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Board wants diversity in proposed charter school

Members worry school would deter minority, low-income families

Posted: Thursday, February 17, 2005

Juneau School Board members, considering a proposed Montessori charter school in work sessions this week, raised concerns about equity.

The School Board wants Montessori Borealis to reflect mainstream classroom ethnicities and incomes, School Board member Andi Story said.

A group of Montessori parents and educators has asked the School Board to approve a charter school for preschoolers to ninth-graders. It would start next fall.

"A charter seemed to be the way to go to make this a sustainable option for Juneau," said Fred Weiler, the group's chairman.

Charter schools are publicly funded but are governed by parents and educators. Juneau has one charter school now.

In Montessori programs, children learn at their own pace, with guidance from adults, in multi-age classrooms stocked with self-teaching materials.

Proponents expect to enroll 113 students from kindergarten through grade nine in the first year.

The school would enroll 46 preschool students, funded by tuition and scholarships. The state pays for preschool students only if they have special needs.

There are 97 Montessori students from kindergarten through grade eight in Juneau now. Sixty-six are enrolled in the district's elementary Montessori classrooms at Harborview and Glacier Valley elementaries, the proponents said.

Ten kindergartners attend the private Juneau Montessori School in Douglas. Twenty-one Montessori students are in an adolescent program partly supported by a statewide correspondence school, the proponents said. Those students are in rented quarters downtown.

The proponents want to rent district classrooms for some of the grades in the first year, and eventually house all of the students in a district school building.

School Board member Bob Van Slyke said he wanted to hear from staff and site councils at schools that might be asked to house Montessori Borealis. Assistant Superintendent Bernie Sorenson said the district is considering either Glacier Valley or Riverbend elementaries.

Relations between Montessori and Harborview haven't been smooth. Some Harborview teachers said last year, when the School Board considered expanding the Montessori program, that Montessori draws away the best students and the most involved parents.

Lupita Alvarez, who heads the private Juneau Montessori School, said Montessori has created its own community in which children have the same teachers for three years in a row.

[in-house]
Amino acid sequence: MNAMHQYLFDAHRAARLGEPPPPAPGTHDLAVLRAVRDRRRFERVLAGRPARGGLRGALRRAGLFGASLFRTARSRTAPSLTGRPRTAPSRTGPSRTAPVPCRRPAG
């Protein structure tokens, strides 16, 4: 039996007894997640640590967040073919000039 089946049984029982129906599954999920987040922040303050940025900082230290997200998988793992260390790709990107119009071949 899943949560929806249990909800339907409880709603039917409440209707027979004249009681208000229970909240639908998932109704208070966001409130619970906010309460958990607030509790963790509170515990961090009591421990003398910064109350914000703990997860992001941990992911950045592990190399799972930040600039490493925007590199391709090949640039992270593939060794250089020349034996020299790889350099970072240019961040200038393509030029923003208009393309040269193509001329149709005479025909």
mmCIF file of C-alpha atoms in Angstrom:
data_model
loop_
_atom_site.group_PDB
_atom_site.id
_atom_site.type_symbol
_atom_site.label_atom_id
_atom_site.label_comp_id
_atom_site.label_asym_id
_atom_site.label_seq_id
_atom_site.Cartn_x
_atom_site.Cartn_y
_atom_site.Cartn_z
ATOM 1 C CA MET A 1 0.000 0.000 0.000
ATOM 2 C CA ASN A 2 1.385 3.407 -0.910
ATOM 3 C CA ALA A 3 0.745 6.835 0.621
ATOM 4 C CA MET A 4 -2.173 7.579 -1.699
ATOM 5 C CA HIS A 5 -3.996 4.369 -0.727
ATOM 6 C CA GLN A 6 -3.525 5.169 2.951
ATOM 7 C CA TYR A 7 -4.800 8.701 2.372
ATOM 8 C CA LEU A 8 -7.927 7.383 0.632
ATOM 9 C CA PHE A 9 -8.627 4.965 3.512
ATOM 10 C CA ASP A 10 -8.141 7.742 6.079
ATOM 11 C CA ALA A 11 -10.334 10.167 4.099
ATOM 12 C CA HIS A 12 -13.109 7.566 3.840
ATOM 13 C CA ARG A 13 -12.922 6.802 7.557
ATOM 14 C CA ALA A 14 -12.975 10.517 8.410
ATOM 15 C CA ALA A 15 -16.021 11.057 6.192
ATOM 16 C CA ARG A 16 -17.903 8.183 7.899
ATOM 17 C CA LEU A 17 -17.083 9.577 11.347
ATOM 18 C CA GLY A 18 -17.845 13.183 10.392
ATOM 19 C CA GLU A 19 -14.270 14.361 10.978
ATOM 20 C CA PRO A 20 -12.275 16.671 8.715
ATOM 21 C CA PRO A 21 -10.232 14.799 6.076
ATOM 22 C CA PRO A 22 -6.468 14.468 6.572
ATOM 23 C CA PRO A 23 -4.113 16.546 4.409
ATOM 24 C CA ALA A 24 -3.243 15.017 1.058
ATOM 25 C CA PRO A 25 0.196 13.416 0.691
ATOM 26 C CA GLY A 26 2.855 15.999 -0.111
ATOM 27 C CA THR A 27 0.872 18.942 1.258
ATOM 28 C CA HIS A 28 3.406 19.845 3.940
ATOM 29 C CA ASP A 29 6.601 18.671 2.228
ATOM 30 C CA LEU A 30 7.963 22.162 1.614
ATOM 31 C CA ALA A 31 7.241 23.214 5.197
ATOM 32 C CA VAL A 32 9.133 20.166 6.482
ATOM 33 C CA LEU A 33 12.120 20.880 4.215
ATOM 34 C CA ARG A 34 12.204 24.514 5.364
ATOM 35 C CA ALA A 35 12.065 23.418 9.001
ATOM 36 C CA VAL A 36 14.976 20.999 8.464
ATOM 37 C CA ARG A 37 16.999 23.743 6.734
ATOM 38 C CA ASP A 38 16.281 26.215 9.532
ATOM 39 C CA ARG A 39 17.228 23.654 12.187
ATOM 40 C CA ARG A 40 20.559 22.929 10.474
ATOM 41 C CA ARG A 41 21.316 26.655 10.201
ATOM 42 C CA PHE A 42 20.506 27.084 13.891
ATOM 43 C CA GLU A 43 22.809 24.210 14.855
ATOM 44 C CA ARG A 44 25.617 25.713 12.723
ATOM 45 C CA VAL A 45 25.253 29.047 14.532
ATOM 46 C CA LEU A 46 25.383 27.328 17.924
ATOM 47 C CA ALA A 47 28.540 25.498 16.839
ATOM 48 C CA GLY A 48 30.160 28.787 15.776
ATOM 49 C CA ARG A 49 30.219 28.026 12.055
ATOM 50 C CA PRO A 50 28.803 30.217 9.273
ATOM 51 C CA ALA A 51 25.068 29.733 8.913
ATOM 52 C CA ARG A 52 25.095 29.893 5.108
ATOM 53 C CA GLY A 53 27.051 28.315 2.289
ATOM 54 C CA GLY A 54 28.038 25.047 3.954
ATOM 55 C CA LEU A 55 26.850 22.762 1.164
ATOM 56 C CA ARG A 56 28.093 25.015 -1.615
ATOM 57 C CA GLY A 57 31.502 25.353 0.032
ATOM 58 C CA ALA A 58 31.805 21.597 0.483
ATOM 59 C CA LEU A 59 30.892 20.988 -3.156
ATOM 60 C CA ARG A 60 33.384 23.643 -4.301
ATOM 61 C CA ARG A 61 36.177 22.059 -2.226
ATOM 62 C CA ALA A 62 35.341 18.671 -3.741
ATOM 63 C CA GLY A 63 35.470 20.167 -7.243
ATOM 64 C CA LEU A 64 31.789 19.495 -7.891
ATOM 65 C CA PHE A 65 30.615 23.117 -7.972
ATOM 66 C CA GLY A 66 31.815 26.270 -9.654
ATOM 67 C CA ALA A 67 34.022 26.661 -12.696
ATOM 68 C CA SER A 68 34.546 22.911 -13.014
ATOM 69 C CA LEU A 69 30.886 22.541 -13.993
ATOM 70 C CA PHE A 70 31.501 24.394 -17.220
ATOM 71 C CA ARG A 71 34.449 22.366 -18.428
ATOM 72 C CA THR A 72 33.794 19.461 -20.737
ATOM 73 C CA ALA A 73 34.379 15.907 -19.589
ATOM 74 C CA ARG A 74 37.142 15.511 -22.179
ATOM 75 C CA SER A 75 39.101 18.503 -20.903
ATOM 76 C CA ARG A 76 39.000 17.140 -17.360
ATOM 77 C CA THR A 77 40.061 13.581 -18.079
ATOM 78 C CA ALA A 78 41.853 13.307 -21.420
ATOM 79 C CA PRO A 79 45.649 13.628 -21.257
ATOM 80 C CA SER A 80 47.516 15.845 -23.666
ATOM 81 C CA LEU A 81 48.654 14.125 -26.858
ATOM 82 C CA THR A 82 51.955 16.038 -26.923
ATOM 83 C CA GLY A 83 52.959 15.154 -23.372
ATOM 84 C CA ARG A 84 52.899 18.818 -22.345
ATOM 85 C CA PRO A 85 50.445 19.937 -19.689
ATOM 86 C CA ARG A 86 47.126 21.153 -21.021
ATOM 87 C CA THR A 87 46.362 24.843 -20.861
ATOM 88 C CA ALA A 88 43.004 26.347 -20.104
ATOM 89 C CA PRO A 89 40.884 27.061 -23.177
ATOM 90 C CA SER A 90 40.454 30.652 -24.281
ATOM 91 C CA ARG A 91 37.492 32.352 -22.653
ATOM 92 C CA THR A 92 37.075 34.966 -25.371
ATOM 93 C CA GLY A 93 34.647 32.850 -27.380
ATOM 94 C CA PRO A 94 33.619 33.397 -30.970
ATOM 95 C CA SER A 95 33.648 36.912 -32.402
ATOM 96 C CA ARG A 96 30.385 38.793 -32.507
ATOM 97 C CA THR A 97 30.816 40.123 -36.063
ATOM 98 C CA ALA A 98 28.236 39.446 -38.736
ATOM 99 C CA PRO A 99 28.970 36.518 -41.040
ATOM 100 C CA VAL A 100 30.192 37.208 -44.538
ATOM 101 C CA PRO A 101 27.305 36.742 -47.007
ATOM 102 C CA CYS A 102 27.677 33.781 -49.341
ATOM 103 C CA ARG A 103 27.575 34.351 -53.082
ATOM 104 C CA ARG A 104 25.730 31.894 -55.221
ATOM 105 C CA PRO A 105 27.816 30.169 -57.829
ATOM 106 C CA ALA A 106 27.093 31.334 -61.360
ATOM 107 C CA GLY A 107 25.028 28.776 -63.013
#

"It's not that we're pulling the best people possible," she said.

Last year, the School Board and some parents and teachers also said some specialized small programs in the district have a lower percentage of low-income and minority students than the district as a whole.

About 24 percent of the district's elementary students are Native or low-income, the district said. The elementary and adolescent Montessori programs are 8 percent Native and about 27 percent minority in general, the proponents said.

School Board members also worried that the application process and parental requirements deterred low-income and minority families.

A district task force is considering those questions and may make preliminary recommendations next week.

The district sets the policies for running lotteries to fill openings in specialized programs. Montessori proponents have said they support preferences for low-income and minority students, and would publicize the school to parents.

School Board member Phyllis Carlson pressed the proponents to say why they hadn't recruited a more equitable mix of students before.

"I don't think we haven't done it," said Chris Trostel, a Montessori teacher in the district. "We haven't done it well enough in the past."

As a charter school, the program would have more visibility in the community, and the responsibility for promoting the school would lie with its organizers, said Jeannie Conneen, a Montessori parent.

The charter application must be approved by the local School Board and the state. The state Department of Education wants a local decision by March 15, Sorenson said.

The School Board has tentatively set noon to 2 p.m. March 1 to discuss the proposal.



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